No. 45, Sept. 13, 2018
Hello Revelator readers,
If you care about climate change and endangered species, you should care about the Supreme Court. As our new deputy editor Tara Lohan reported this week, environmental regulations could face a major upheaval if Judge Brett Kavanaugh is confirmed to the Supreme Court. Not only does he have a record of ruling against environmental issues and the public interest, he also has an extremely narrow view of what agencies like the EPA should be allowed to accomplish. That could threaten efforts to protect wildlife and curb climate change.
In other news, about 7,000 indigenous languages around the world are at risk of disappearing forever. When they vanish, so will knowledge about wildlife and local ecosystems. As Debra Utacia Krol reports, saving these languages from extinction could also help us protect endangered species and adapt to climate change.
Sometimes you don't know what you've lost until it's gone. Scientists recently announced the discovery of a new tree species in Cameroon. Unfortunately, the same paper that describes the new species also declares that it has likely gone extinct. I have the sad news in my latest Extinction Countdown article.
Whooping cranes are often considered one of the great successes in conservation. What can we learn from that? Our latest essay reveals how whooping cranes' unique way of interacting as a social group has helped captive-raised birds adapt and survive in the wild. As researcher Claire S. Teitelbaum writes, keeping animal culture in mind could help other endangered-species reintroduction efforts.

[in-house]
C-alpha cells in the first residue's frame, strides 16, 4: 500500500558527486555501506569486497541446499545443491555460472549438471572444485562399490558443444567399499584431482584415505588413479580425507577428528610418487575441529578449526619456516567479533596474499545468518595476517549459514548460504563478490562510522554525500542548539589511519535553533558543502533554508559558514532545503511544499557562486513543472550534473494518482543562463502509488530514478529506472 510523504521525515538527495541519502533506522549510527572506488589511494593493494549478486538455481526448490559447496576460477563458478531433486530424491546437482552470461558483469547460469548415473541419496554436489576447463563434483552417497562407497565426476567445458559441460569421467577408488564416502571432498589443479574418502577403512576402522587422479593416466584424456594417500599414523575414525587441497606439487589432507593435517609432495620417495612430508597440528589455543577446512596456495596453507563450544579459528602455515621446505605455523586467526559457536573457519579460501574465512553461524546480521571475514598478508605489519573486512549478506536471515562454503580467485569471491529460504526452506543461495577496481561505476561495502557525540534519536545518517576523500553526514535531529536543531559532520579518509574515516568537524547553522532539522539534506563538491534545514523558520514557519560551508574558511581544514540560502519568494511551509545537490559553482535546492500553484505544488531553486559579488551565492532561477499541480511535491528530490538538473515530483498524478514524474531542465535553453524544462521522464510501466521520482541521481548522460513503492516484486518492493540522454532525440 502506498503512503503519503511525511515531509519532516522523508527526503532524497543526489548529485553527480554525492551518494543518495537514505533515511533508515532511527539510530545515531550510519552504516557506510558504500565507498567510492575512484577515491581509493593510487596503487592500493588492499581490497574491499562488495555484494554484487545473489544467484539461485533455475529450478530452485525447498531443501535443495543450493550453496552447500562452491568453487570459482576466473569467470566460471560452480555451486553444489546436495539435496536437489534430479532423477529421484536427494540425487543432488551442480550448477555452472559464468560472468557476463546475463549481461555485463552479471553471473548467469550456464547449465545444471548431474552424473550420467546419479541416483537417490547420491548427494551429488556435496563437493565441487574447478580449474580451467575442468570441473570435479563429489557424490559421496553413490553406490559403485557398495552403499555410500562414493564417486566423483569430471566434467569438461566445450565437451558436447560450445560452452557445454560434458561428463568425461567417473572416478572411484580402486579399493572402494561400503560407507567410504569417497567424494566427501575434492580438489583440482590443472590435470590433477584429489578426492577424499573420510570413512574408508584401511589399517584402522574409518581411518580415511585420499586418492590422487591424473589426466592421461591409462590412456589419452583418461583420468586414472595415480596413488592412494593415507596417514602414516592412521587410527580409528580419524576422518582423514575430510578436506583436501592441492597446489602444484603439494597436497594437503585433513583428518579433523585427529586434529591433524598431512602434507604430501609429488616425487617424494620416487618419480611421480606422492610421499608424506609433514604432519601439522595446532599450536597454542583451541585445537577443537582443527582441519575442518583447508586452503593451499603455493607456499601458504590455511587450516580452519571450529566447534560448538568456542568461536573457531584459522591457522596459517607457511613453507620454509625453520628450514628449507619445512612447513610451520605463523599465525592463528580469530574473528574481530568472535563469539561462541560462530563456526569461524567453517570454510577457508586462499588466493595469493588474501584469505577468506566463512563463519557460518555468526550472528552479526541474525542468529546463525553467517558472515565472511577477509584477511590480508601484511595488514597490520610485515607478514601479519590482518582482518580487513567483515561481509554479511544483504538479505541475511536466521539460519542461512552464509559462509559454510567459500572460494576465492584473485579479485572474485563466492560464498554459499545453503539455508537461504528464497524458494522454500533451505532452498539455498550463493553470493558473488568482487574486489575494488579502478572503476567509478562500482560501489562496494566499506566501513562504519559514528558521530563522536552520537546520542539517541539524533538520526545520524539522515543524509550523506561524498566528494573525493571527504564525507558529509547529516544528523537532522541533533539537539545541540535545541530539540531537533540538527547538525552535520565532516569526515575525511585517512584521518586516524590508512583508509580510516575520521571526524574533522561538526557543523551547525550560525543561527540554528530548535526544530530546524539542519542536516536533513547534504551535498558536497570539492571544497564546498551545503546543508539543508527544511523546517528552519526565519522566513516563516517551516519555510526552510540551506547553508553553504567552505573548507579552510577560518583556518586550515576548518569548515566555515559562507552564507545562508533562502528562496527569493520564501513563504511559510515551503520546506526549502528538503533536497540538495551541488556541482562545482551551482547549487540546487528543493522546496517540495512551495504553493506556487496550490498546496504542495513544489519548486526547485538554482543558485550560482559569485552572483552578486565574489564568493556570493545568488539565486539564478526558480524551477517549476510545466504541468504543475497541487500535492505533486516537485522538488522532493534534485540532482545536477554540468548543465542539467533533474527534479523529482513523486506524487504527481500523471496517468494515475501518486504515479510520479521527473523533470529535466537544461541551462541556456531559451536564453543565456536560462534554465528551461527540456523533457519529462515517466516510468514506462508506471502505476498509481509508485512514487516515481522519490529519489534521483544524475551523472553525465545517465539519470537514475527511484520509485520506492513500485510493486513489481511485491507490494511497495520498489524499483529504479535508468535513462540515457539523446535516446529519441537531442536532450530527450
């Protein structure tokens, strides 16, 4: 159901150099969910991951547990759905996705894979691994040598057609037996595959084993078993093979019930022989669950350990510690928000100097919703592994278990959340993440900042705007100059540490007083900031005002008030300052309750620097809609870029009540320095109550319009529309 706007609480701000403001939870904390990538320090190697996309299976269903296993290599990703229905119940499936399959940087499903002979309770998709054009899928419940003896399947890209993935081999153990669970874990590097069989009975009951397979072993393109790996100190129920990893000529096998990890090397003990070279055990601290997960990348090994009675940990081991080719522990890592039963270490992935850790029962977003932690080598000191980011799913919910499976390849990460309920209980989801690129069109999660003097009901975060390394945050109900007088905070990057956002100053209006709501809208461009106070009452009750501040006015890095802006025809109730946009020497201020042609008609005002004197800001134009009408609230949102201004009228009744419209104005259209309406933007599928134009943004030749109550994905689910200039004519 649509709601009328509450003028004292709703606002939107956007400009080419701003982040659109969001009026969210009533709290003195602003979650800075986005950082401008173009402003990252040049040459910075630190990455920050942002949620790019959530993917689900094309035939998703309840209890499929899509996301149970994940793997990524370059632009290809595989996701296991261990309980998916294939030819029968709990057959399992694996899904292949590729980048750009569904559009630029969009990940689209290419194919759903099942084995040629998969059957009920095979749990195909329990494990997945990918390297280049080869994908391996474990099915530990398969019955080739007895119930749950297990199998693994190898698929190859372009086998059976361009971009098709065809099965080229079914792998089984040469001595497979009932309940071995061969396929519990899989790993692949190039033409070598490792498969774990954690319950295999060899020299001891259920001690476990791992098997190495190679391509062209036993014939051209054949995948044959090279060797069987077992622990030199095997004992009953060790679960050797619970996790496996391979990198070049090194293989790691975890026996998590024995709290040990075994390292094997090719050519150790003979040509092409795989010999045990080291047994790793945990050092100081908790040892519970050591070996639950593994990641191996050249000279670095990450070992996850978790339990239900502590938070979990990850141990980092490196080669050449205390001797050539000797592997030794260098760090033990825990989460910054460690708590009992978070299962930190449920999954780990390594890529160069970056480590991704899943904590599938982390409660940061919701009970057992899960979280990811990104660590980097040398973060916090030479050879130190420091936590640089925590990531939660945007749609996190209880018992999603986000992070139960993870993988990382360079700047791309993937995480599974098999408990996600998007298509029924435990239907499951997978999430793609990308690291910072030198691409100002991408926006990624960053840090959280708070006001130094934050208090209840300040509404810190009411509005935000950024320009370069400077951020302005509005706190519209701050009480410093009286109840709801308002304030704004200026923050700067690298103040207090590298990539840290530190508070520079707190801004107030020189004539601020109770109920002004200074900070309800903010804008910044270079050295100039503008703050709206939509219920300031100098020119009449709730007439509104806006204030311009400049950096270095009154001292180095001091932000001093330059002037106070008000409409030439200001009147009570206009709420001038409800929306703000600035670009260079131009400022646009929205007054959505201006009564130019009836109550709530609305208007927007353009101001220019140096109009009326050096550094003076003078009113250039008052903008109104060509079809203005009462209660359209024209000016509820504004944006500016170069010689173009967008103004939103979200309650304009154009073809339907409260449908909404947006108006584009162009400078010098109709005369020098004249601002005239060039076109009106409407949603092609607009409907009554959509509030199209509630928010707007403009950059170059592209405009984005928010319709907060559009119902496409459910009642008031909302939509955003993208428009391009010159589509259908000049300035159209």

Finally this week, we have recommendations for 15 great new books about the environment, covering lions, fracking, climate change, agriculture and a whole lot more. Check out the list.
In case you missed it:
There's a new idea to help communities use fewer pesticides: Just let hawks, owls and other raptors do their jobs.
Send us your tips:
What stories should we cover? We welcome your ideas and inside scoops. Drop us a line anytime.
We've got a lot of great stories in the works for you, including our next interactive climate map and a cool new way to clean rivers. Look for all our newest links in next week's newsletter, or follow us on Twitter and Facebook for the latest headlines as they go live. And while you're on social media, we hope you'll share our stories with your friends.
Feel free to forward this newsletter, too — every new reader makes a difference.
That's it for this week. As always, thanks for reading.